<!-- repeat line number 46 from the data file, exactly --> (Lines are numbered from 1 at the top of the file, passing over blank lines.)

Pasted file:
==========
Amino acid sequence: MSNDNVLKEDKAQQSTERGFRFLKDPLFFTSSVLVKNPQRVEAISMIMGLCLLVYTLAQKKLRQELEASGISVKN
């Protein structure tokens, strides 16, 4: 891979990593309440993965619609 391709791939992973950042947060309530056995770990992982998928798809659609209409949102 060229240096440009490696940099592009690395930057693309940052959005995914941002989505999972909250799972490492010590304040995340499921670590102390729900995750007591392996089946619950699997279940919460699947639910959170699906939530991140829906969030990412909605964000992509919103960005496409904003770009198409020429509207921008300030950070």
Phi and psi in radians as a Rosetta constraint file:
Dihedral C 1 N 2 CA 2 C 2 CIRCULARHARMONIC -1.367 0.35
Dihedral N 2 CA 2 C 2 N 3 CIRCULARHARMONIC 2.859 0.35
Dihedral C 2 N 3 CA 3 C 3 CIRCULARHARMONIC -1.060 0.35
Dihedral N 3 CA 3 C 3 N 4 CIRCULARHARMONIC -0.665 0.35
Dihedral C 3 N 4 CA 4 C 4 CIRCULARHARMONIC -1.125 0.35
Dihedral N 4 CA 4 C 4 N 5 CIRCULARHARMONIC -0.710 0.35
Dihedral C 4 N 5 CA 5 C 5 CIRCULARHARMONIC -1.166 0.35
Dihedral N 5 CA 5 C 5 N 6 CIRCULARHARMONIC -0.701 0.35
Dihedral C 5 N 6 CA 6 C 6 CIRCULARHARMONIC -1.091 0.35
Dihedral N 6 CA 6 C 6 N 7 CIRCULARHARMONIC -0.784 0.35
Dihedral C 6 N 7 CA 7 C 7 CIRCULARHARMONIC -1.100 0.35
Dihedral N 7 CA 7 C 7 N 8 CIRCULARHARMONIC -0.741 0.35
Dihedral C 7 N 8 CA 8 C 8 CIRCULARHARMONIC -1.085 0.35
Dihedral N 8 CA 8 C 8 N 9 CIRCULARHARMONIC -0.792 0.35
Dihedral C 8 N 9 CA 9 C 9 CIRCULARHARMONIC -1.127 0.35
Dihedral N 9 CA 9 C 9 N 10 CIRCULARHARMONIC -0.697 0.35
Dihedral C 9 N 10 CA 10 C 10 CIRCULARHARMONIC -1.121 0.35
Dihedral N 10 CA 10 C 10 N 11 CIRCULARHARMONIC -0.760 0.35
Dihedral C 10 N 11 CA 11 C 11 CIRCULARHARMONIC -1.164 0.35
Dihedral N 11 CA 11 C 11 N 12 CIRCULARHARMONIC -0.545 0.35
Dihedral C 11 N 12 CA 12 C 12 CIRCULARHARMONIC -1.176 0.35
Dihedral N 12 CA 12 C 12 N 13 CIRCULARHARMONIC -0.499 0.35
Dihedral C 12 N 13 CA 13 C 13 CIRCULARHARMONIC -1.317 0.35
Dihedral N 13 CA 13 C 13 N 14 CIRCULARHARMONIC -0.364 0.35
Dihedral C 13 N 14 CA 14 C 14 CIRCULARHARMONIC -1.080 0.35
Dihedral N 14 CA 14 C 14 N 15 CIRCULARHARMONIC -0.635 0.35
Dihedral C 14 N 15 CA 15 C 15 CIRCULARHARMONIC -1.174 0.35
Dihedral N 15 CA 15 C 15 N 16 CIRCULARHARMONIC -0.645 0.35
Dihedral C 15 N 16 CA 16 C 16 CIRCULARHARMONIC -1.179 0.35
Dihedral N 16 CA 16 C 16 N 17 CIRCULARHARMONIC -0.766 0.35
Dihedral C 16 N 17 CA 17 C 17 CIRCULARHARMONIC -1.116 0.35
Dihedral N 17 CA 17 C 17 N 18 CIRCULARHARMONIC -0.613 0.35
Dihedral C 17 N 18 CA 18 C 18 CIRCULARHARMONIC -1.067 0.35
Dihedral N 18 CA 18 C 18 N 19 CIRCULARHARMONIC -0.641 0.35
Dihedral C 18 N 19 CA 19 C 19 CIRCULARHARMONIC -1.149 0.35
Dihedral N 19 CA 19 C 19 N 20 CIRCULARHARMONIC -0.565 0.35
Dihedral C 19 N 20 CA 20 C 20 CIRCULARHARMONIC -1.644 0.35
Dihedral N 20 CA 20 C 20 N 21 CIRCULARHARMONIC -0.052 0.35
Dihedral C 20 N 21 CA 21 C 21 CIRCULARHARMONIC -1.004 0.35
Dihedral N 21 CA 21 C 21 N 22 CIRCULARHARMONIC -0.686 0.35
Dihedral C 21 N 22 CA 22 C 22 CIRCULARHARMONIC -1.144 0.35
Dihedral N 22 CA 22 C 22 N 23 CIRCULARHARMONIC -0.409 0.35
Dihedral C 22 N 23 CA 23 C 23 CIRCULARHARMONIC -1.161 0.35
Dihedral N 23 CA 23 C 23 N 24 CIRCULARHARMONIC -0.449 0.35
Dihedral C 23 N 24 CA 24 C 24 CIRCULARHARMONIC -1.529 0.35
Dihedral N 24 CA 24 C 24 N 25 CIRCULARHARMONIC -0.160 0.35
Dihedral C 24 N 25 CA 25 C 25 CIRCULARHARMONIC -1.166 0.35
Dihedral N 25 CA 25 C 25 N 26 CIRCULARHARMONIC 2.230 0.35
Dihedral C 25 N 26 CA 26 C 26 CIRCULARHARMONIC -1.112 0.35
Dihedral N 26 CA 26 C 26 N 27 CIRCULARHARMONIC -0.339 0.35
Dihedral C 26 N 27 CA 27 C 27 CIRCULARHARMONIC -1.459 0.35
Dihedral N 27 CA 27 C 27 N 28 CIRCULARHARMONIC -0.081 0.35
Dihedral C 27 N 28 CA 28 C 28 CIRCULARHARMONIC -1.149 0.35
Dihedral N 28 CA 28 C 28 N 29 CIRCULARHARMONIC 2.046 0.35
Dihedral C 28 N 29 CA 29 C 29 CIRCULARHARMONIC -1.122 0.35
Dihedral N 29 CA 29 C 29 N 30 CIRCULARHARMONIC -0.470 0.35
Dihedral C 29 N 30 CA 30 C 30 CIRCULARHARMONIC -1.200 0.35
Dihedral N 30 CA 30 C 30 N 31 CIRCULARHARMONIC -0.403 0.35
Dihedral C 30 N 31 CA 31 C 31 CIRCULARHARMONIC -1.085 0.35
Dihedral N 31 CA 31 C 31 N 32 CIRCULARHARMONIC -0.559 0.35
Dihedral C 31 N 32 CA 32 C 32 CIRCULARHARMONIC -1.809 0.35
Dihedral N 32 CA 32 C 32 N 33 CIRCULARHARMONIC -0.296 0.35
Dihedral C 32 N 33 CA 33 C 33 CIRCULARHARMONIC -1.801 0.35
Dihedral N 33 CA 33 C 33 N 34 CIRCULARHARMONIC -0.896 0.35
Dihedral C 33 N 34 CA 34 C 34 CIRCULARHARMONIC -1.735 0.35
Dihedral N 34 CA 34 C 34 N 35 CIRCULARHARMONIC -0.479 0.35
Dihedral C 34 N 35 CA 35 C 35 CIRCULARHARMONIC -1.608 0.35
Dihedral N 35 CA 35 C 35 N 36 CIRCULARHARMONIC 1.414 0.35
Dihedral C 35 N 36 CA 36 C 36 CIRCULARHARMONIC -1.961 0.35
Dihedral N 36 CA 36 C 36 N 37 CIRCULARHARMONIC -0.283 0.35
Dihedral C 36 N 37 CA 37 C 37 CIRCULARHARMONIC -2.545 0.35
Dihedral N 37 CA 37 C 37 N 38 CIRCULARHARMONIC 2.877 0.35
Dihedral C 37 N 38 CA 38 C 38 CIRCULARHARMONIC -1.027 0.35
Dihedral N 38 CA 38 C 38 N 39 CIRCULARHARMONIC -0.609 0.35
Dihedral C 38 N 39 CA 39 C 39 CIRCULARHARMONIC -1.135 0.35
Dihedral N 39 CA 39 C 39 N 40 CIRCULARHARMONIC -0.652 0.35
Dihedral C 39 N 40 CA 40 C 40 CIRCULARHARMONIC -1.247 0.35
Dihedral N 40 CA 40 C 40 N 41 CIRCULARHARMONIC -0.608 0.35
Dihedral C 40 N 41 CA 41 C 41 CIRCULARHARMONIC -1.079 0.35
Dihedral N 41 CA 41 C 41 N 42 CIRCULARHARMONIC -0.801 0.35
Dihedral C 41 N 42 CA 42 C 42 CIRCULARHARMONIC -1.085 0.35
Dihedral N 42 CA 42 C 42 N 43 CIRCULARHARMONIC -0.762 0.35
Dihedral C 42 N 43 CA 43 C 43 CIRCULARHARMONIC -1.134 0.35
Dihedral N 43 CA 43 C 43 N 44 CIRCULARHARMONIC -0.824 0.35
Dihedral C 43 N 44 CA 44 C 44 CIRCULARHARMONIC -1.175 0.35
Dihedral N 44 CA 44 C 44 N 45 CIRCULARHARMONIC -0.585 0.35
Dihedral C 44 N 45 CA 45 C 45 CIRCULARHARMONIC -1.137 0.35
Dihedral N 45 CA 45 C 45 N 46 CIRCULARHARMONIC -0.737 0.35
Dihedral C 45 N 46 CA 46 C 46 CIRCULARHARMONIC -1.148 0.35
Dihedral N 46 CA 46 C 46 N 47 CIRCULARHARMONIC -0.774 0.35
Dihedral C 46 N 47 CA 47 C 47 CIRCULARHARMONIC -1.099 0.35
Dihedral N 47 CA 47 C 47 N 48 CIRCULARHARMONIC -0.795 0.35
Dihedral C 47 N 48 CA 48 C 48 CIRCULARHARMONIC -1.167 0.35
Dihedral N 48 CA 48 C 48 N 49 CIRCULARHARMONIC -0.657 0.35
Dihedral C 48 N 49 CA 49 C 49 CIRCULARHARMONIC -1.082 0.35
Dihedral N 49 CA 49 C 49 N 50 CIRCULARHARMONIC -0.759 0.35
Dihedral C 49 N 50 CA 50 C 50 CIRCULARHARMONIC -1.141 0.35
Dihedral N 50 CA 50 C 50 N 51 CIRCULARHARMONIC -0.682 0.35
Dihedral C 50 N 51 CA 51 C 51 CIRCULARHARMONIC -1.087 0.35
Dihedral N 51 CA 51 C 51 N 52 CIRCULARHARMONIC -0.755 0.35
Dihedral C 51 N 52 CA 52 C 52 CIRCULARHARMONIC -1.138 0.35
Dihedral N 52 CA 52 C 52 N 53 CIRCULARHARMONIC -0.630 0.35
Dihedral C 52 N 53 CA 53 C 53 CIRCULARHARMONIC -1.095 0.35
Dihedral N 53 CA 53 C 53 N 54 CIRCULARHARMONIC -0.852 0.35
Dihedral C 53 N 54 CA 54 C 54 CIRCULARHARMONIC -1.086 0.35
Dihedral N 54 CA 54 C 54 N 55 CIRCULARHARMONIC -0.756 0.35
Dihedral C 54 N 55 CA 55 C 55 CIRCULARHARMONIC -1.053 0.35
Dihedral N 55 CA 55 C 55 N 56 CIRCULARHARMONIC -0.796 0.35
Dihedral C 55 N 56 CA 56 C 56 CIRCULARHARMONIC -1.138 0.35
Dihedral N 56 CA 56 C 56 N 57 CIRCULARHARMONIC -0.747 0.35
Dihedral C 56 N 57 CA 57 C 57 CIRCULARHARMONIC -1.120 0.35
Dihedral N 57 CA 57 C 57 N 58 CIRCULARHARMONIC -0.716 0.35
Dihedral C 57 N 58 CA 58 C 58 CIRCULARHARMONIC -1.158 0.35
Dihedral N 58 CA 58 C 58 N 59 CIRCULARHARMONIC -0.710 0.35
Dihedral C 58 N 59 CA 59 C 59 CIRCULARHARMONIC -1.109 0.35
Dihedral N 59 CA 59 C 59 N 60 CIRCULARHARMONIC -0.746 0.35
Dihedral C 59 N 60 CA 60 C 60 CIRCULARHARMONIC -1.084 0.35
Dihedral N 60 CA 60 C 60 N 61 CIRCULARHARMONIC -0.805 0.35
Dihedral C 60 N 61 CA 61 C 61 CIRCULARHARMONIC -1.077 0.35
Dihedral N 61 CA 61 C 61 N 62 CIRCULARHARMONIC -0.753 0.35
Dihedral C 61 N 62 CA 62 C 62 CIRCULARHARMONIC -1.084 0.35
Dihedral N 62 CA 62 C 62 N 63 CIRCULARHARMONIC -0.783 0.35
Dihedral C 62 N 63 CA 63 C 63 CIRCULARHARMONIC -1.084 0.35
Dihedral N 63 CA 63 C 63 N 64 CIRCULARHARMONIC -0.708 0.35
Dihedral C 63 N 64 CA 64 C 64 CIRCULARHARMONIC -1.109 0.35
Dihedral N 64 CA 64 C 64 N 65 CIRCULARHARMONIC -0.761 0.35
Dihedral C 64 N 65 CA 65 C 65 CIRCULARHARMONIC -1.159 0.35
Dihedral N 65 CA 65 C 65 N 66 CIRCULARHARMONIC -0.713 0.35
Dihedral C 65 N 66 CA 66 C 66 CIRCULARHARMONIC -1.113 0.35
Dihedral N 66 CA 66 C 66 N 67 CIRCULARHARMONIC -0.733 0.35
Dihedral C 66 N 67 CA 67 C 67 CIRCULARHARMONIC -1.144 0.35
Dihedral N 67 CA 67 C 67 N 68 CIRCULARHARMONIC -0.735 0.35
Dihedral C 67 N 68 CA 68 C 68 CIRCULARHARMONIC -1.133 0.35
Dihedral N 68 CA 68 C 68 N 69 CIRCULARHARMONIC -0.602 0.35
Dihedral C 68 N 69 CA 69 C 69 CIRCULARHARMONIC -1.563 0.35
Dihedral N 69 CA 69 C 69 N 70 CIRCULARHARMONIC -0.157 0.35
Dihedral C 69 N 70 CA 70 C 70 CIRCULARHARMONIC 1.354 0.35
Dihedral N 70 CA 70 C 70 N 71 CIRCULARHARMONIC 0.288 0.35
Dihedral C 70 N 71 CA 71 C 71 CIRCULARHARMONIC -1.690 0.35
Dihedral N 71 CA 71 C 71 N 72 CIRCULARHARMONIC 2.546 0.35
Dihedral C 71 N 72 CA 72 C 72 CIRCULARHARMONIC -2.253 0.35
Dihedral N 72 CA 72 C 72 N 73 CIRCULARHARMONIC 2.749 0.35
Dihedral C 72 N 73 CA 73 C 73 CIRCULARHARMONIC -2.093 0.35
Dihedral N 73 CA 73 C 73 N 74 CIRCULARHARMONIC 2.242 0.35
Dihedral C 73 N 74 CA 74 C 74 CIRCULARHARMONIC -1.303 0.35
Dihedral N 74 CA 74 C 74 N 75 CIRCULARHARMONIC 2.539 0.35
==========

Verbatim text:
Dihedral C 22 N 23 CA 23 C 23 CIRCULARHARMONIC -1.161 0.35